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Replacing Broken Windows

Mar 24, 2011 • Businesses, Economic Debates, Economic History, Economic Thinkers, Macroeconomic Measurement • 201 Views    No Comments

During a CNBC interview, former Treasury Secretary Lawrence Summers said that Japan’s massive earthquake “…may lead to some temporary increments, ironically, to GDP, as a process of rebuilding takes place.”

Commenting on the interview, the WSJ reminds us that 19th century economist Frederic Bastiat (1801-1850) said “destruction is not profitable,” because disaster recovery replaces what was lost. So, although GDP could surge, national wealth is not necessarily any more and could indeed be less than it was before disaster struck.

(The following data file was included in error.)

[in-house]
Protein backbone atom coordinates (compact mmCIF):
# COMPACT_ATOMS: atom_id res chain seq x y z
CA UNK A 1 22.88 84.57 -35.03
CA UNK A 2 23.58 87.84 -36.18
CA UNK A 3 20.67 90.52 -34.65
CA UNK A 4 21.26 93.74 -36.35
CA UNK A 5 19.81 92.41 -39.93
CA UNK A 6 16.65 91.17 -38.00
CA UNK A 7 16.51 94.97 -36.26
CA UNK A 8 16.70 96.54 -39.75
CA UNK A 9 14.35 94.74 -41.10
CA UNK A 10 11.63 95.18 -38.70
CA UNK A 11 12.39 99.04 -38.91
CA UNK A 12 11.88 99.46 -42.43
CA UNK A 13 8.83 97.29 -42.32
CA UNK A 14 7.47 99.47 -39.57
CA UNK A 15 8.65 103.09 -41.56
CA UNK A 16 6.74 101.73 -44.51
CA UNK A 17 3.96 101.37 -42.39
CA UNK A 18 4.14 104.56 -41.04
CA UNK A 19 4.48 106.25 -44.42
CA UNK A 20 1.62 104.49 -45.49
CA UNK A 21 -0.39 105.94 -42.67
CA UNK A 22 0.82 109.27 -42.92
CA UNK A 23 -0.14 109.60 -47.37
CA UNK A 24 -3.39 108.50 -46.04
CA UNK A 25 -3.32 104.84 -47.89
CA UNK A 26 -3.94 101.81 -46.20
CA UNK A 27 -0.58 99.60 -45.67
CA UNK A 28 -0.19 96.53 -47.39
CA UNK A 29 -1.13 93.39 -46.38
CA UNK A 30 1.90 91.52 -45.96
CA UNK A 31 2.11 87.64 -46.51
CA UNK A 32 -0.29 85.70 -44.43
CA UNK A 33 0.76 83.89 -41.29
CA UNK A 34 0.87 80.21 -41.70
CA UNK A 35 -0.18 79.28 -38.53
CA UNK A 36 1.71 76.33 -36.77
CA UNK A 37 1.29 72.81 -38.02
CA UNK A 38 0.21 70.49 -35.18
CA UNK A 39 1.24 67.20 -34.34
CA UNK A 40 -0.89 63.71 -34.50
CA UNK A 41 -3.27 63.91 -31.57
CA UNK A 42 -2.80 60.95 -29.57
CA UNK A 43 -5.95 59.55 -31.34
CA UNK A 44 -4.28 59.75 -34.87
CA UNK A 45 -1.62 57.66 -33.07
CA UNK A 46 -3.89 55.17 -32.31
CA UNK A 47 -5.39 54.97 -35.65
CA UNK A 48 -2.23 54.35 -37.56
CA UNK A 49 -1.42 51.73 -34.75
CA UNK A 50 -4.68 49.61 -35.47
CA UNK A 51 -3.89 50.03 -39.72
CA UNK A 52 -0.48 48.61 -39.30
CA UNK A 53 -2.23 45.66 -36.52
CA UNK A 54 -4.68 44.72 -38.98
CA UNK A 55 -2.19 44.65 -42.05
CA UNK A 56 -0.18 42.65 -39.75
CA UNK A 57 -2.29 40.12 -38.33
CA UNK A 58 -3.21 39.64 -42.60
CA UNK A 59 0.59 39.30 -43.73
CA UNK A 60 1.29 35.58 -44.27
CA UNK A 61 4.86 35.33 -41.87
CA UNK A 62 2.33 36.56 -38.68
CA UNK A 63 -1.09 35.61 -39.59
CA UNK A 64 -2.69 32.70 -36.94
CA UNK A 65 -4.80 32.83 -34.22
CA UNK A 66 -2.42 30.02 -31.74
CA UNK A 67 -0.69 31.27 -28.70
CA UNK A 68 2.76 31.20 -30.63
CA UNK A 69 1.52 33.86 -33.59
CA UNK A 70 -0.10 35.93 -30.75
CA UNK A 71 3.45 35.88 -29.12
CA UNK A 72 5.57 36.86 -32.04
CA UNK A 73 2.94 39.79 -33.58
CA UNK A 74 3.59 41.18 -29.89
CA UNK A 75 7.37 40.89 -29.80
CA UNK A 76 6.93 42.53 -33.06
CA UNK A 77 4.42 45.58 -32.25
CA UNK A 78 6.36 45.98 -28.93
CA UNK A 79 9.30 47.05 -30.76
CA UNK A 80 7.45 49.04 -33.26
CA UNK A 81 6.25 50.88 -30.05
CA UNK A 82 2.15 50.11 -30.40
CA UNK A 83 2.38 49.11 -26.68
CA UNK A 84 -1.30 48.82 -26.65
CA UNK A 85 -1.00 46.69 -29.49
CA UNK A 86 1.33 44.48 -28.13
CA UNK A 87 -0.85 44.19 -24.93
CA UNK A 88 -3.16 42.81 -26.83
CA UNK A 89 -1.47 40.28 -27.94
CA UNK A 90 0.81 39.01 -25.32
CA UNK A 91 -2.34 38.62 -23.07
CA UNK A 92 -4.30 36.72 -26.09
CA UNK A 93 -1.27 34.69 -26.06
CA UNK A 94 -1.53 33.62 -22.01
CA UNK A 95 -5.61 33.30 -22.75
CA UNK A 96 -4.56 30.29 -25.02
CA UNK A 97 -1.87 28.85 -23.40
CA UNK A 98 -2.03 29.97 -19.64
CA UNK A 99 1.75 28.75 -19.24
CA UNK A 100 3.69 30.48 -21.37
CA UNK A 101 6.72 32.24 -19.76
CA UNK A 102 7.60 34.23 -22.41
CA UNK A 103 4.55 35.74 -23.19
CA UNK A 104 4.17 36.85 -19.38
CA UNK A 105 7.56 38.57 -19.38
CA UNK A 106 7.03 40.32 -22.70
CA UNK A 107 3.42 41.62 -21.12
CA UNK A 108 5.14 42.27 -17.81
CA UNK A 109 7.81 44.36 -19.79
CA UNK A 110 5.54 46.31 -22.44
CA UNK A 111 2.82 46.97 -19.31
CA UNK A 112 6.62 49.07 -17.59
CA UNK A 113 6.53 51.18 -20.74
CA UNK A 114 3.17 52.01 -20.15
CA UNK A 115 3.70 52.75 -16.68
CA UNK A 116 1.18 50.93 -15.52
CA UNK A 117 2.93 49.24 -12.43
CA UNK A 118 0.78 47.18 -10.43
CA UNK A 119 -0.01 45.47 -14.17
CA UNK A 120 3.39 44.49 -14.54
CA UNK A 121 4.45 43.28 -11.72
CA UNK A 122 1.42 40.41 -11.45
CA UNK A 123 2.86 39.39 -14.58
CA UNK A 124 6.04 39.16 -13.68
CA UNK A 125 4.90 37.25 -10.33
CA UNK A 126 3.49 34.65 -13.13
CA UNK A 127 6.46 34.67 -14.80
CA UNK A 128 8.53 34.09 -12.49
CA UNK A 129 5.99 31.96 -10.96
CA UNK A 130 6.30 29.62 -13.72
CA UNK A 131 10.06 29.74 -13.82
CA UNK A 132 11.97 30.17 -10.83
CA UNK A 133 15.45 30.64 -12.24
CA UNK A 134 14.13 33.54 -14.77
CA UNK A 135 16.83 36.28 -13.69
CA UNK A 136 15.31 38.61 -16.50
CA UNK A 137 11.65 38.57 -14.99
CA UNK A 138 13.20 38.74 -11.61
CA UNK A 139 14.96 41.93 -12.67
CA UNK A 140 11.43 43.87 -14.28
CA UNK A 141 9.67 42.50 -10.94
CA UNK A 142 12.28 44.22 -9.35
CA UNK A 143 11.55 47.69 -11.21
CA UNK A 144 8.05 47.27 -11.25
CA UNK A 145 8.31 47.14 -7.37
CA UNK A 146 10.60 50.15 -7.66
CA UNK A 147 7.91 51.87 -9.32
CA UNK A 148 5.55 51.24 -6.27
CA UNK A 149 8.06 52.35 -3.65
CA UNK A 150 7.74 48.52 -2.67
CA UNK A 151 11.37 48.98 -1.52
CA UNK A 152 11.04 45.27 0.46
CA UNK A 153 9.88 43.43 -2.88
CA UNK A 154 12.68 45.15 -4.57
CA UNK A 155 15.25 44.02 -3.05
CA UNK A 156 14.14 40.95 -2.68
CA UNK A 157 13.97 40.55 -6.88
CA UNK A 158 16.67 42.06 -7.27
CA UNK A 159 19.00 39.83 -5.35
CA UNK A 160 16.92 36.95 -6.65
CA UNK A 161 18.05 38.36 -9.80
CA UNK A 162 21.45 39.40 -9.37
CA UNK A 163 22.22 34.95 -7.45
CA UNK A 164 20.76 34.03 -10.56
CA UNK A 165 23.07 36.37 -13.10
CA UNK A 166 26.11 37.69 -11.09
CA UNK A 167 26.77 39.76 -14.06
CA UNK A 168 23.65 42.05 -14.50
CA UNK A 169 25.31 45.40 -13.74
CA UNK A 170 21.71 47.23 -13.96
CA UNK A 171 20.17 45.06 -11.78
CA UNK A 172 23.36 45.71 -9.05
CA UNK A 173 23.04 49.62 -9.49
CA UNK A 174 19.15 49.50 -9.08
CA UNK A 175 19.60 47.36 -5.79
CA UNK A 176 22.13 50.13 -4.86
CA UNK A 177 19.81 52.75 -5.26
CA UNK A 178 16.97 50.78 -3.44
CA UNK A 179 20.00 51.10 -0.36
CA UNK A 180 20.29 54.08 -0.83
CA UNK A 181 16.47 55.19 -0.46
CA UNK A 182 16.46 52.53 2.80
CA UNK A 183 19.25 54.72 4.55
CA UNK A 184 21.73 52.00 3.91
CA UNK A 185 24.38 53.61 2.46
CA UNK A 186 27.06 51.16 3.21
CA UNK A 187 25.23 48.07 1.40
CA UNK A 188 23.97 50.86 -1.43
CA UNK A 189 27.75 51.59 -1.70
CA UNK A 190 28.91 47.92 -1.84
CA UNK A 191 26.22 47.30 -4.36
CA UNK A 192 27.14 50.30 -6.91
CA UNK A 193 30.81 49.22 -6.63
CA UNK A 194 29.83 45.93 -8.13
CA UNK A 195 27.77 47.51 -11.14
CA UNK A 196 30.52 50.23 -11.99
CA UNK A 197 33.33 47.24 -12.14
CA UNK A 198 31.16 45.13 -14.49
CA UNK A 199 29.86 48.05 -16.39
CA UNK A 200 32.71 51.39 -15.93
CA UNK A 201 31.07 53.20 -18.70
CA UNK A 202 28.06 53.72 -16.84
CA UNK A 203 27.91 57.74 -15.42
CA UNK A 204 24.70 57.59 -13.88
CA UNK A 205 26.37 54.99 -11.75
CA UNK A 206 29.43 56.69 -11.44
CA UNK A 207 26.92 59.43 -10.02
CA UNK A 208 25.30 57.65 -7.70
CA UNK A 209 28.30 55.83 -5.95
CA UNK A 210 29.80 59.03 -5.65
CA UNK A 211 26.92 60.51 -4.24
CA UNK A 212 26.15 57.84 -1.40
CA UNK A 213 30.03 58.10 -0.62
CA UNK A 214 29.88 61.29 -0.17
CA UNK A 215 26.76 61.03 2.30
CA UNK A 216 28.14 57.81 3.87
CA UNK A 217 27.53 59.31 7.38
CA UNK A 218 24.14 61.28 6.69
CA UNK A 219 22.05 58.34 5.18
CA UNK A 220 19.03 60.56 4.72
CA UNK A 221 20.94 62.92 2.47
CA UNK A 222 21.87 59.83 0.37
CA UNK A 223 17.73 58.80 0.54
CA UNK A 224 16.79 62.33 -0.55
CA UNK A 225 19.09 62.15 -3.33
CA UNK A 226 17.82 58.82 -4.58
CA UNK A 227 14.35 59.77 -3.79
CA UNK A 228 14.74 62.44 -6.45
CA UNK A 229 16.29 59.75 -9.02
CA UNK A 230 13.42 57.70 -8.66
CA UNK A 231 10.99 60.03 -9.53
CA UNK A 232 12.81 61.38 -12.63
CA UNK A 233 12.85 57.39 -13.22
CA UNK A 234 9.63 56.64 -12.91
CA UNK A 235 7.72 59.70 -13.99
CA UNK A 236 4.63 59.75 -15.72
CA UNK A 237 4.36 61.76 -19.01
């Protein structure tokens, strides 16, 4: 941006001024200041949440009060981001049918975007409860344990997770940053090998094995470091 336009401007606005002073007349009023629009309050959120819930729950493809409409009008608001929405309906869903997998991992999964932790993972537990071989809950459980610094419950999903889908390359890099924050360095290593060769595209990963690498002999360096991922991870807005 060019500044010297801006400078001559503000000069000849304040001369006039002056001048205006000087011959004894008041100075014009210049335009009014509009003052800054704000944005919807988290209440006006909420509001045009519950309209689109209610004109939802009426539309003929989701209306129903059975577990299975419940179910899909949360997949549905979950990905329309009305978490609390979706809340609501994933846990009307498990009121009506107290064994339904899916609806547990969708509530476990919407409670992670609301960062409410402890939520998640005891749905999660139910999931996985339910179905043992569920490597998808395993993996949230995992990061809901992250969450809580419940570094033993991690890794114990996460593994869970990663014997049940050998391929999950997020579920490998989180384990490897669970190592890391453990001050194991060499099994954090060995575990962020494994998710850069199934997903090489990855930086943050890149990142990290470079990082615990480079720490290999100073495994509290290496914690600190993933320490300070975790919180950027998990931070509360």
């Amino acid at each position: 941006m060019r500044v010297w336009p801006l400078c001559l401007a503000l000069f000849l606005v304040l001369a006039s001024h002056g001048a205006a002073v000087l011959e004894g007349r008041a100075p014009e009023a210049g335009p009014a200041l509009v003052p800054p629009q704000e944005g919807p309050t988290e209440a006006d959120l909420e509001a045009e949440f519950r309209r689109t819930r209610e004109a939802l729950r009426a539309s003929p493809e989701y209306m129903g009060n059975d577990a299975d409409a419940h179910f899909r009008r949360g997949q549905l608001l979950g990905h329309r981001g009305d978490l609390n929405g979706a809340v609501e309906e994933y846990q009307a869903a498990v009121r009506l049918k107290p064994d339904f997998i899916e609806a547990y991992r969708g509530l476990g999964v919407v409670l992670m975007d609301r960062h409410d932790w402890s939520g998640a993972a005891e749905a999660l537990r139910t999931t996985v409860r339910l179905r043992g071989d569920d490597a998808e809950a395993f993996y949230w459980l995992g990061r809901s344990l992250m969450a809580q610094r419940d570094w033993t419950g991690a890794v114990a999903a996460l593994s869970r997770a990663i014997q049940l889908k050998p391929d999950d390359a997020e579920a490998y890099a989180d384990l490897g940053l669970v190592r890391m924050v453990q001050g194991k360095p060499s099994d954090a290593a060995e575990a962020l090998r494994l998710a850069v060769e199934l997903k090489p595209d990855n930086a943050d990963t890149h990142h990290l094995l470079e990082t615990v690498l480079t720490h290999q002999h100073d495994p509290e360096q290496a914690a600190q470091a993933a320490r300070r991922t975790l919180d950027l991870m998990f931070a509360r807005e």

The Economic Lesson

Calling it “the fallacy of the broken window,” economist Bastiat questions the assumption that a broken window can be an economic blessing. He agrees that a glazier would receive, for example, 6 francs to fix it. However, he then says, “…if…you conclude…that it is good to break windows, that it helps to circulate money…I am obliged to cry out: That will never do! Your theory stops at what is seen. It does not take account of what is not seen.”

Bastiat then points out that the money given to the glazier would otherwise have been spent on new shoes or a book. And, having been able to spend the 6 francs on a new pair of shoes, their owner would have had new shoes and the old, unbroken window.

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